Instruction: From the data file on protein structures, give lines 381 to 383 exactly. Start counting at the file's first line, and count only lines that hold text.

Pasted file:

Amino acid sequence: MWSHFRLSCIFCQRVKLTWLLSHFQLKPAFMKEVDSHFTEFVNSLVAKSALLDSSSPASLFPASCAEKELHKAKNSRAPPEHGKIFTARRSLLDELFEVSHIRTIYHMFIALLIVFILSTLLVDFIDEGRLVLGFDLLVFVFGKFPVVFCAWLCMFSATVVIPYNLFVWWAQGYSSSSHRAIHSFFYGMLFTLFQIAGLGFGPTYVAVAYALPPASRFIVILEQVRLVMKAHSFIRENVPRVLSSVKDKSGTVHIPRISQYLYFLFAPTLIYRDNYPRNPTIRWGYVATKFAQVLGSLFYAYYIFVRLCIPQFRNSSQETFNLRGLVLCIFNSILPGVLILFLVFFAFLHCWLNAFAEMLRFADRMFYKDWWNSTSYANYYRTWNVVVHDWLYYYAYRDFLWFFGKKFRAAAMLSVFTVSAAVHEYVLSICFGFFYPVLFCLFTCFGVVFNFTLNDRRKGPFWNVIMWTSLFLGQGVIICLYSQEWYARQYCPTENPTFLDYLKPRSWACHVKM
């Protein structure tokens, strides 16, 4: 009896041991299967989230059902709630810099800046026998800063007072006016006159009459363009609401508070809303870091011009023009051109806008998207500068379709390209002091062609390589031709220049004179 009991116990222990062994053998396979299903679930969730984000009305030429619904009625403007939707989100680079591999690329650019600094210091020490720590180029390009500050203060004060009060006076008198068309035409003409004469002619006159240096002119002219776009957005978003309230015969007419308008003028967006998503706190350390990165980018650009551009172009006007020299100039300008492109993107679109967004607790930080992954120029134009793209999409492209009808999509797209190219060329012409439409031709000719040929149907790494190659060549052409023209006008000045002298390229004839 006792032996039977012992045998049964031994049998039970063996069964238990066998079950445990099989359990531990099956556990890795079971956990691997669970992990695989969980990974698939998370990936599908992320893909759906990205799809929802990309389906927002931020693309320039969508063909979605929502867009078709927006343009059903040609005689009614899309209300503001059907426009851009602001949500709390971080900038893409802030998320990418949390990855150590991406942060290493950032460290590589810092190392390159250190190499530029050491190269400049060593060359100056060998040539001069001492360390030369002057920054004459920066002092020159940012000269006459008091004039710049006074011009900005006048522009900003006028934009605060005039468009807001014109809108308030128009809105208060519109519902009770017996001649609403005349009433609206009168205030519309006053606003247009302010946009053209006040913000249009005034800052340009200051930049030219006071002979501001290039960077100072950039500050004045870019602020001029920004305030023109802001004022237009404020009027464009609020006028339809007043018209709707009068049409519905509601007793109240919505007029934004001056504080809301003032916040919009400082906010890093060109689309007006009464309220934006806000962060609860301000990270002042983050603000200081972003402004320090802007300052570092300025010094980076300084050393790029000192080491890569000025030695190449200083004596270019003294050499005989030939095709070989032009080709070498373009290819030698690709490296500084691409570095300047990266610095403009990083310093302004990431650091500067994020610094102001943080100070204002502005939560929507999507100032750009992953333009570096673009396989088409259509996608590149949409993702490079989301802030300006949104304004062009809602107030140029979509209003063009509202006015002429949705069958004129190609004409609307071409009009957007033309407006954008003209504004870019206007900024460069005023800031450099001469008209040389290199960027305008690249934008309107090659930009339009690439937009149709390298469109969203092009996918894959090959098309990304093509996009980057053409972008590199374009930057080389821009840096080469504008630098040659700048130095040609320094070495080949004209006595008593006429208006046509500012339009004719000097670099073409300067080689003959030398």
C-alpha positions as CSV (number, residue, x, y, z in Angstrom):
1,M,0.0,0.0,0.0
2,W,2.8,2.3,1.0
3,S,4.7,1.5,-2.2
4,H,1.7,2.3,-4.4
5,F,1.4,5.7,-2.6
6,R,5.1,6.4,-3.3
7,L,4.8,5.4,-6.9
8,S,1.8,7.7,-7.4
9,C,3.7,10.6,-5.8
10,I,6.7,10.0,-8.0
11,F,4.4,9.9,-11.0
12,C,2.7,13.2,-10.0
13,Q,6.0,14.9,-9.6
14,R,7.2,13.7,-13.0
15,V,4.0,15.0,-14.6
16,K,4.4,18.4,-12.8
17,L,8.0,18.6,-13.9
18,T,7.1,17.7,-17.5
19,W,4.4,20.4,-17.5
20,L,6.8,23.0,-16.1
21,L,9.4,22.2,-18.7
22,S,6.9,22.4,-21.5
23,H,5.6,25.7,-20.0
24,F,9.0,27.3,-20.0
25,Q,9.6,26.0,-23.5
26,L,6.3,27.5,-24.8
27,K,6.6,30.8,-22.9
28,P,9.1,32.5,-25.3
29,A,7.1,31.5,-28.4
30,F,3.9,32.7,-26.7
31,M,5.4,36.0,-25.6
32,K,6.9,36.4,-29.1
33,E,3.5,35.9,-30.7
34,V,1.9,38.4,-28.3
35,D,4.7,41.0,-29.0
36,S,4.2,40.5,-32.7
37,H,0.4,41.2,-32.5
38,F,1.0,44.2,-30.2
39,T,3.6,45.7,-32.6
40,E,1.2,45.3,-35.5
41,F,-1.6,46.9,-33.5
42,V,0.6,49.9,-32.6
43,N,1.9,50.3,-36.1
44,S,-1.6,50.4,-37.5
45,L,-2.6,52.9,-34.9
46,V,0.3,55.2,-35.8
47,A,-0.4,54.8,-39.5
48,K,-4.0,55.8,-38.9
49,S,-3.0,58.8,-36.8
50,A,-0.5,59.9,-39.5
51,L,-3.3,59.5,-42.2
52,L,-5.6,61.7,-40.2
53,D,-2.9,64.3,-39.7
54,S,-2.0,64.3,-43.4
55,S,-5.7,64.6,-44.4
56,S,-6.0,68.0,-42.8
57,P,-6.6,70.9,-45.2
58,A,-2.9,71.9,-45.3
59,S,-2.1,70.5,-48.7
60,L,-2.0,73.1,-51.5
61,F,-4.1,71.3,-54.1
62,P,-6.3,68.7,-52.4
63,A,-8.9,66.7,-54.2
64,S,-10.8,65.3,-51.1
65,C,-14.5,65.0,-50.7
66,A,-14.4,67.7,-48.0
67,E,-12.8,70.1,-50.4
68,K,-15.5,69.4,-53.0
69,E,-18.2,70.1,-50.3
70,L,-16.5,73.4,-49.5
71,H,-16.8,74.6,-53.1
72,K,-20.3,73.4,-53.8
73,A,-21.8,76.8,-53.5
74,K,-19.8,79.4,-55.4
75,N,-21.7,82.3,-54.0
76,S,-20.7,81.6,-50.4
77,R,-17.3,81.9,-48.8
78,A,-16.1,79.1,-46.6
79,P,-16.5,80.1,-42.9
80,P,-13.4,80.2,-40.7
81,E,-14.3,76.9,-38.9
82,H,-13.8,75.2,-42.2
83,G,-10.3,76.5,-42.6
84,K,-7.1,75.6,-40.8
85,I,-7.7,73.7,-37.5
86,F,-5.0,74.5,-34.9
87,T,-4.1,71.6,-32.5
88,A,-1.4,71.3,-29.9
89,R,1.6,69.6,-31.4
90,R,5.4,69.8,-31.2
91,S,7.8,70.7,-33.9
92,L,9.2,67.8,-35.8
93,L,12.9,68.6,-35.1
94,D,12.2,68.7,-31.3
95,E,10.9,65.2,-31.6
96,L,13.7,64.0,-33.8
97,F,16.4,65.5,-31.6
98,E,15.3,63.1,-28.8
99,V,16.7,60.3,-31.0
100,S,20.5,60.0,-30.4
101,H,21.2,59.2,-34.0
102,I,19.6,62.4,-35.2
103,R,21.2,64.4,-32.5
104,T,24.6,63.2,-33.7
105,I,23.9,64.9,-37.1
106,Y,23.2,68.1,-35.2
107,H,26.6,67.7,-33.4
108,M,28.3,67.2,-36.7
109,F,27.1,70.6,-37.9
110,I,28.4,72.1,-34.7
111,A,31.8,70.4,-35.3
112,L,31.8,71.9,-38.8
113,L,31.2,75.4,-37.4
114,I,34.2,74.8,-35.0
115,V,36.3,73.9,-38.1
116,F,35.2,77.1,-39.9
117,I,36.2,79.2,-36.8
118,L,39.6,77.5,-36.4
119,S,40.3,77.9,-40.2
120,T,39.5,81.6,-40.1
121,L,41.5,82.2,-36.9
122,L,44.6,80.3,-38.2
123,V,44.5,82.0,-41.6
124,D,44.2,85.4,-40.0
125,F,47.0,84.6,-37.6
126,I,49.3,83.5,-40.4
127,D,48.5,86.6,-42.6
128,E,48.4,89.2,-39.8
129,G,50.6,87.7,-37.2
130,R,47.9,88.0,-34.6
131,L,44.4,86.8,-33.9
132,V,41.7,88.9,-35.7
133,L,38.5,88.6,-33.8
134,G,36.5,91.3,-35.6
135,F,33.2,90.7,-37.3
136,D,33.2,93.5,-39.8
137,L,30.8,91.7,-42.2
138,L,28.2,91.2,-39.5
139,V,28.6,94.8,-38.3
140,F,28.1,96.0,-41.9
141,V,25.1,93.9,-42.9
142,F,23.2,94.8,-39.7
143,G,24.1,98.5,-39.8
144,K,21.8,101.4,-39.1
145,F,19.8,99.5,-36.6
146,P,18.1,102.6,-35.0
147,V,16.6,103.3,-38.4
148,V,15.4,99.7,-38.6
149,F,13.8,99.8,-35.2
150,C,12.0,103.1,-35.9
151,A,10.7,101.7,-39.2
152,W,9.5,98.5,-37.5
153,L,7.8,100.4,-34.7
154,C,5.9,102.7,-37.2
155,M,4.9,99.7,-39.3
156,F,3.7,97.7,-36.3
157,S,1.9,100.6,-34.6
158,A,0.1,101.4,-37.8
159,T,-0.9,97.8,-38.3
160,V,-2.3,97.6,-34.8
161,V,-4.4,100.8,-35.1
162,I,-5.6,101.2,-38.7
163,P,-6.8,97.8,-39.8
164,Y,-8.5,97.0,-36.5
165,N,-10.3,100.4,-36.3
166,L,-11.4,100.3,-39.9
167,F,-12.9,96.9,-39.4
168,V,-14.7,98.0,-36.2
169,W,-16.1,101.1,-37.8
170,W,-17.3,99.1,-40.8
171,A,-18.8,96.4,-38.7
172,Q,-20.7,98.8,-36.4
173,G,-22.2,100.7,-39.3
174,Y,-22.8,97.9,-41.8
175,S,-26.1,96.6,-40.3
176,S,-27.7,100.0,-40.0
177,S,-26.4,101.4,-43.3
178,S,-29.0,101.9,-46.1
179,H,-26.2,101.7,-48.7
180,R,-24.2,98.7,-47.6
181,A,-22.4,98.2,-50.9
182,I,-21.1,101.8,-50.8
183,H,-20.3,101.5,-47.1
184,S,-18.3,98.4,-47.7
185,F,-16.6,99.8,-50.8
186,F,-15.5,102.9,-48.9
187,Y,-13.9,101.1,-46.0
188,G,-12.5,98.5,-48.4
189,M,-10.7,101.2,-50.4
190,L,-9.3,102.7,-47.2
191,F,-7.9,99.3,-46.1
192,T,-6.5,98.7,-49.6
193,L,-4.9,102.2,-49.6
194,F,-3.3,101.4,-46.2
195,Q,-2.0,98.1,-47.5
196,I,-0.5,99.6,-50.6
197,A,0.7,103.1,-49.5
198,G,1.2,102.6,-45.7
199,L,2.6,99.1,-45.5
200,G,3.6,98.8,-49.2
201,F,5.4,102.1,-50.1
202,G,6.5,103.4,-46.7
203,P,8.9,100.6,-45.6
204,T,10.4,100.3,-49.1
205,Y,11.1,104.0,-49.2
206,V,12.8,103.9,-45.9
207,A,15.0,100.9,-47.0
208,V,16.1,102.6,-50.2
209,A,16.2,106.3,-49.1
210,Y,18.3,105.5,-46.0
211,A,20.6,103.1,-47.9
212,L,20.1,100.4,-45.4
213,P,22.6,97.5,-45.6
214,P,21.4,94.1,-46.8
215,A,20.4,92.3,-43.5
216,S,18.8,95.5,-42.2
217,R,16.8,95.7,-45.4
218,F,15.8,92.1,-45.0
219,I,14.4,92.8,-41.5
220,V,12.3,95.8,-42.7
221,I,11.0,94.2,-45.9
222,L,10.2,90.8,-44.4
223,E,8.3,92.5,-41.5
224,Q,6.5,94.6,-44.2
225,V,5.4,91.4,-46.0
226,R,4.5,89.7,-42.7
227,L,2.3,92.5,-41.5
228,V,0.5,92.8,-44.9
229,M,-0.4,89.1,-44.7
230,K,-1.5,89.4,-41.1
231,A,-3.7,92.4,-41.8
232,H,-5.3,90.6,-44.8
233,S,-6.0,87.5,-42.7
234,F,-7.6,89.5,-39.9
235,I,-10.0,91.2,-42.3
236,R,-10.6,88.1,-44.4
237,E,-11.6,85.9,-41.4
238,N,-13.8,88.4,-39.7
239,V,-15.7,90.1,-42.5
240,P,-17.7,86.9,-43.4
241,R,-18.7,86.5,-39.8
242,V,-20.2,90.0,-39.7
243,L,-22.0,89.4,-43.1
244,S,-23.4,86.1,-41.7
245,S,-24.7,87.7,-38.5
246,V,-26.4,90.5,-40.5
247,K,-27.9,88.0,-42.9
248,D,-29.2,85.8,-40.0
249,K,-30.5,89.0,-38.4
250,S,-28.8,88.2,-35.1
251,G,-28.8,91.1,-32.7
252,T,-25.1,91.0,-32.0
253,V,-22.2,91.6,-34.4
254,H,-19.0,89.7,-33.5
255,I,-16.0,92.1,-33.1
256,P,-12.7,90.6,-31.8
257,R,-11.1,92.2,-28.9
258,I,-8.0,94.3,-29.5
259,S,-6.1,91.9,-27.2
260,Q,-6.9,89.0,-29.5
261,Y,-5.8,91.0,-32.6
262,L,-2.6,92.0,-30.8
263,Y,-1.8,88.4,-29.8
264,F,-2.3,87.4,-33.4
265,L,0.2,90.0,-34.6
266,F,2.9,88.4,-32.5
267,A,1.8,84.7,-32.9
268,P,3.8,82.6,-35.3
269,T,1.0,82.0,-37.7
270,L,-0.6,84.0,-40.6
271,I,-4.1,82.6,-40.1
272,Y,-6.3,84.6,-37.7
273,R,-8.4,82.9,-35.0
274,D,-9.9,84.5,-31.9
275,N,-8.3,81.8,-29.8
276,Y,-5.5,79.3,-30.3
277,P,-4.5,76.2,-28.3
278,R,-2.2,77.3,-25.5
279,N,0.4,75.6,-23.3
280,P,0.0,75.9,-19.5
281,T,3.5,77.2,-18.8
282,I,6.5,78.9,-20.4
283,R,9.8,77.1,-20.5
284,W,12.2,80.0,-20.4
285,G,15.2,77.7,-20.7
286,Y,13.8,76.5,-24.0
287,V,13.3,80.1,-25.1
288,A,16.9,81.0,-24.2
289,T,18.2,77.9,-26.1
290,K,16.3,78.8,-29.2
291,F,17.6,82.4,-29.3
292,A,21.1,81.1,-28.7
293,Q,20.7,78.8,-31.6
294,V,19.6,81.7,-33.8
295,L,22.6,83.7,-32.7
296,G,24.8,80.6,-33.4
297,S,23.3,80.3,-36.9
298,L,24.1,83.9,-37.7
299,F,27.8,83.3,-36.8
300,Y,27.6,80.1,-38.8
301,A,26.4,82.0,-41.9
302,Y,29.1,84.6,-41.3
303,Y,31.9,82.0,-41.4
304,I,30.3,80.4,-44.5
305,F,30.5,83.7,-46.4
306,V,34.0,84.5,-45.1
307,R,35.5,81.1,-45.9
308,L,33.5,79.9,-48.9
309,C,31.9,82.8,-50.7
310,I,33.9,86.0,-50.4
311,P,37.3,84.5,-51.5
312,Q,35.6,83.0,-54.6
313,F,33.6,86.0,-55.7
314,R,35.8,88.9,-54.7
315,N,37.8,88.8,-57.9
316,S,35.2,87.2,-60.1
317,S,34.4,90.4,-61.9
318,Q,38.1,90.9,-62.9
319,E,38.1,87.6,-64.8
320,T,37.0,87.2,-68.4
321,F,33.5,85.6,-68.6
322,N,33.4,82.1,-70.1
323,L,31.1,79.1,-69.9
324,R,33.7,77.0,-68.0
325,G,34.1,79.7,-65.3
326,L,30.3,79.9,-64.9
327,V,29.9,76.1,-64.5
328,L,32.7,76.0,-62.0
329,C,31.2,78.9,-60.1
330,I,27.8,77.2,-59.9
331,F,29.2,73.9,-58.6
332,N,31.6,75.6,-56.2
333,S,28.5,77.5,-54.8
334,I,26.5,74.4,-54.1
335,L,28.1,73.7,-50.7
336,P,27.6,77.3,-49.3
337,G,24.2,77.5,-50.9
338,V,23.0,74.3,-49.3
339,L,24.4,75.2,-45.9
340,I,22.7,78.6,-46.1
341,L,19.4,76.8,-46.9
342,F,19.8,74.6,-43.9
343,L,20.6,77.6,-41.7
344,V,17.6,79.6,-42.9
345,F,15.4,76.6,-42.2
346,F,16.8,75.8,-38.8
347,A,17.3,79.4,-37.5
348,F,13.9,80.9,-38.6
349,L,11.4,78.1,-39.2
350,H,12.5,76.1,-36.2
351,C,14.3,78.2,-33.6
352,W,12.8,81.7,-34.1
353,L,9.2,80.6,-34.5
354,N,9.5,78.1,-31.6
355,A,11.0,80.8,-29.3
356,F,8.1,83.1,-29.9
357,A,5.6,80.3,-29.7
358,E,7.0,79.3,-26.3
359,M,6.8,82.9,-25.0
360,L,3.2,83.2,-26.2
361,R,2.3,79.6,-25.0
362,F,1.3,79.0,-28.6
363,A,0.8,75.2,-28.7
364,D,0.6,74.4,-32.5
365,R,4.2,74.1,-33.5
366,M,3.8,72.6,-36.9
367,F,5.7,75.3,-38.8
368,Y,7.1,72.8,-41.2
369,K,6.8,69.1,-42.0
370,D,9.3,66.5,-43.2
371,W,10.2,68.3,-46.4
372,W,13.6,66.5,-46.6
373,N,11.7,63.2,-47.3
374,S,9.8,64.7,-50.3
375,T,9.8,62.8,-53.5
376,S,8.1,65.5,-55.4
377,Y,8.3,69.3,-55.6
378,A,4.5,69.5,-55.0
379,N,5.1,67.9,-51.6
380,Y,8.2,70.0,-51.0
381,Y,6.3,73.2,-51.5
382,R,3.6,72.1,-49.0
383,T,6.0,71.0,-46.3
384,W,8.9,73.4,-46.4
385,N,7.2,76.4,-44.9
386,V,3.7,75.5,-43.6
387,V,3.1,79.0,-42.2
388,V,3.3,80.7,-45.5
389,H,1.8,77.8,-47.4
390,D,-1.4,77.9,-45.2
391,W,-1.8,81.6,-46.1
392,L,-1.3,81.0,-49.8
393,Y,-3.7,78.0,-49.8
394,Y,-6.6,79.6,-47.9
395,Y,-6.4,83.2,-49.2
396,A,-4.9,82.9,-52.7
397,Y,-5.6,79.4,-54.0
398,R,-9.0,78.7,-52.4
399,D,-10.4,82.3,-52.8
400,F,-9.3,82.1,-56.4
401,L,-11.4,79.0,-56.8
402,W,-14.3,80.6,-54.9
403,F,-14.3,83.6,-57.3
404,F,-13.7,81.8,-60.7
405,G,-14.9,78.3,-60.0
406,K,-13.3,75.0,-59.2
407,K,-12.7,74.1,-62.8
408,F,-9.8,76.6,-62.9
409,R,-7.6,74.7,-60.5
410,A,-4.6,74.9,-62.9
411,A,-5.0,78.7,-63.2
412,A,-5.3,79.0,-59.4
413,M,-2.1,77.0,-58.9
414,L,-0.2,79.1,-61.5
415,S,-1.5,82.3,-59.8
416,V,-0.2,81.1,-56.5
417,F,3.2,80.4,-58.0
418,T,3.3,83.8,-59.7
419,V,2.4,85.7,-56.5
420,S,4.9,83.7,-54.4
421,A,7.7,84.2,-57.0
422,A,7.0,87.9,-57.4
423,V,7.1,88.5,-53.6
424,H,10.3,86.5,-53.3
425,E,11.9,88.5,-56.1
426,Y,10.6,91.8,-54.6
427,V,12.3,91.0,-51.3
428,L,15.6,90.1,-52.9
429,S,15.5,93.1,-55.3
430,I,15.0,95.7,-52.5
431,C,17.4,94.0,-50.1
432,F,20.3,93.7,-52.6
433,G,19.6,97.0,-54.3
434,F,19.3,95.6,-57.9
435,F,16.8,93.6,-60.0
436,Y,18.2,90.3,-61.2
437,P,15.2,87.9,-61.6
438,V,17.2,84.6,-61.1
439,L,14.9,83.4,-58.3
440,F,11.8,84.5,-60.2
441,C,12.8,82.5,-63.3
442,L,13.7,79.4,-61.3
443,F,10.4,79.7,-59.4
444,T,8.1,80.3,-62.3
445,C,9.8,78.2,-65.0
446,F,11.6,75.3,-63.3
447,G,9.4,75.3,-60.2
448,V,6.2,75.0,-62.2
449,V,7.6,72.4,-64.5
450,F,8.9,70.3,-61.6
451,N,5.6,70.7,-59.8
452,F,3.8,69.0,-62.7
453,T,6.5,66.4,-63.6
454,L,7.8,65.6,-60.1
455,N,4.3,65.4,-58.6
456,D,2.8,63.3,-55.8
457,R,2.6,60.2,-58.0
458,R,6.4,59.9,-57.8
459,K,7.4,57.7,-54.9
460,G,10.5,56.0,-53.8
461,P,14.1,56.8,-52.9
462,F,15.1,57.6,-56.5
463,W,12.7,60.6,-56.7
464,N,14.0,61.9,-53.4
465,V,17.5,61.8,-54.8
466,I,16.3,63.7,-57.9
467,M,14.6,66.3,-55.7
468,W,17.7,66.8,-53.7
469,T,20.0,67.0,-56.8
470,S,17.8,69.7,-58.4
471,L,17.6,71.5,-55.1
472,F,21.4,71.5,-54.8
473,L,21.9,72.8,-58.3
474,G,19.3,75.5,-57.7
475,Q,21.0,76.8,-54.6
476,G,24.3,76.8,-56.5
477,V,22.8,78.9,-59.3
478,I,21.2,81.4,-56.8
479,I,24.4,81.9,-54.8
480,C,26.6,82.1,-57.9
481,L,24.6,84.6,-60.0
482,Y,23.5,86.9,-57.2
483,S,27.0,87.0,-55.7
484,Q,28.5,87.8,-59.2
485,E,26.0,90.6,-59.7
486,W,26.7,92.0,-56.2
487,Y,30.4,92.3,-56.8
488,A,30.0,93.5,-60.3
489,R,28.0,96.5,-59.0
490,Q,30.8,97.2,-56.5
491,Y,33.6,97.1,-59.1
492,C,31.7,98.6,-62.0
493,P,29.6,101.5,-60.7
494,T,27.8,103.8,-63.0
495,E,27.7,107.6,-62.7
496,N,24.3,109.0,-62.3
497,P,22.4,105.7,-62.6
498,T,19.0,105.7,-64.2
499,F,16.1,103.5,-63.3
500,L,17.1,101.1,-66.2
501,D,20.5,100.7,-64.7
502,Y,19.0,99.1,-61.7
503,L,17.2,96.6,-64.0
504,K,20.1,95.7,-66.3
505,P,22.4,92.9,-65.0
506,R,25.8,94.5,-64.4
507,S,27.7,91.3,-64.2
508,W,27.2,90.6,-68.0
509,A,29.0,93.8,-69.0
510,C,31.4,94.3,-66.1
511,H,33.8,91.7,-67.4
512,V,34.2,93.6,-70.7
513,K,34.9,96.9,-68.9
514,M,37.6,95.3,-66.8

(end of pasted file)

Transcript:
378,A,4.5,69.5,-55.0
379,N,5.1,67.9,-51.6
380,Y,8.2,70.0,-51.0